What is Domestic Violence?

domestic violence can include emotional and verbal abuse

Many victims do not see themselves as a victim of domestic violence, and many abusers do not see themselves as abusive. While most people recognize physical violence as abusive, emotional, sexual, and even verbal abuse also are destructive. If allowed to continue, these behaviors can escalate to physical over time. Recognizing the signs of abuse is an important step in preventing or stopping violence before it becomes life-threatening.

Examples of verbal abuse:

  • Calls you names or puts you down
  • Curses/yells at you
  • Accuses you of things, especially about sex with others
  • Cruel and hurtful remarks to you or your family and friends
  • Flies into rages
  • “Dr. Jekyll/Mr. Hyde” sides

Examples of emotional abuse:

  • Isolates you from friends or family
  • Insists on being involved in everything you do
  • Searches you or your things, goes through your phone/texts
  • Won’t let you check the mail or answer the door or phone
  • Ignores you/withholds affection to punish you
  • Makes all the decisions in your relationship
  • Controls finances, employment, or what you wear
  • Won’t let you work or go to school
  • Requires you to work excessively while he/she spends the money
  • Expects you to ask permission
  • Makes you feel worthless or devalued
  • Criticizes you or diminishes accomplishments
  • Degrades, embarrasses, or humiliates you in public or private
  • Blames you for their mistakes/makes you believe the abuse is your fault
  • Intimidates you
  • Threatens suicide to get you to do something
  • Threatens to hurt or take away the children
  • Threatens your loved ones
  • Threatens physical violence/murder—with or without weapons
  • Does not trust you and acts jealous or possessive
  • Follows or stalks you
  • Monitors where you go, who you call, and who you spend time with
  • Shows up at home or work for surprise visits
  • Constant texts/phone calls to see where you are, what you are doing, and with whom

Examples of physical abuse

  • Damages property by throwing, slamming, breaking, kicking, or punching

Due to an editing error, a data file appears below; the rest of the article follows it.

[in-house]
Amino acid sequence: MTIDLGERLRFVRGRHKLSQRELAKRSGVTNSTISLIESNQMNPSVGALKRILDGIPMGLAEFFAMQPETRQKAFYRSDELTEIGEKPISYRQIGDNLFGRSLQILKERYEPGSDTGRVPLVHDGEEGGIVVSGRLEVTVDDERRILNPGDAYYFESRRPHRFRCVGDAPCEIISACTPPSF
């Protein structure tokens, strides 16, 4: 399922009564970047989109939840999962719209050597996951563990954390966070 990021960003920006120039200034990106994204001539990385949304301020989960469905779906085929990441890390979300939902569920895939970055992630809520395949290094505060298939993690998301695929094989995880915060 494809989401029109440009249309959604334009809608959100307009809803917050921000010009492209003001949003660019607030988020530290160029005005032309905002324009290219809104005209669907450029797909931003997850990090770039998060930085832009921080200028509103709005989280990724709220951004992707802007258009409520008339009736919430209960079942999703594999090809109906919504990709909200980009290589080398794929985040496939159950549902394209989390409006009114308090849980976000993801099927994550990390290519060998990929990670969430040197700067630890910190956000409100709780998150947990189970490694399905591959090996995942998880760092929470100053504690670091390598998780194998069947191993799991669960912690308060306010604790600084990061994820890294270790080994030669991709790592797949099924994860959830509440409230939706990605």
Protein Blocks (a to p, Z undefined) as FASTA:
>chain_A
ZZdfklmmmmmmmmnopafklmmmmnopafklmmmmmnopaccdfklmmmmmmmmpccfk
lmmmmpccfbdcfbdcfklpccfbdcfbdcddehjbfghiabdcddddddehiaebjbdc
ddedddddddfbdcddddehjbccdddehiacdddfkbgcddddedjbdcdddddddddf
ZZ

• Abandons you in a dangerous or unfamiliar place
  • Subjects you to reckless driving
  • Holds you down or prevents you from leaving
  • Prevents you from calling police or seeking medical attention
  • Hurts your children or pets
  • Pushes, slaps, bites, kicks, punches, or chokes you
  • Uses a weapon to threaten or hurt you

Examples of sexual abuse:

  • Rape (yes, even your spouse can rape you)
  • Forces sex with multiple partners
  • Involves other people in sexual activities with you
  • Inflicts pain during sex
  • Insults you in sexual ways or calls you sexual names
  • Forces or manipulates you into to having sex or performing sexual acts
  • Demands sexual acts you do not like or are not comfortable with
  • Uses physical force or holds you down during sex
  • Demands sex when you are sick, tired, or after fights
  • Hurts you with weapons or objects during sex

Domestic violence is a pattern of abusive, manipulative, and coercive behaviors. Physical and sexual abuse are both criminal. Although emotional, spiritual, psychological, financial, and verbal abuse are not criminal, they can lead to criminal violence.

Without intervention, abuse escalates in frequency and severity. While the above lists are not all-inclusive, if you are experiencing any of them, please call the National Domestic Violence Hotline at 1-800-799-SAFE for confidential help.

Learn more about getting help from the police and an attorney in this article from Joslyn Criminal Defense Law Firm. 

Read “What Can I Do?”

Read “How to Help a Loved One” »

Compiled from personal experience and from Genesis Women’s Shelter’s website, www.genesisshelter.org (with permission).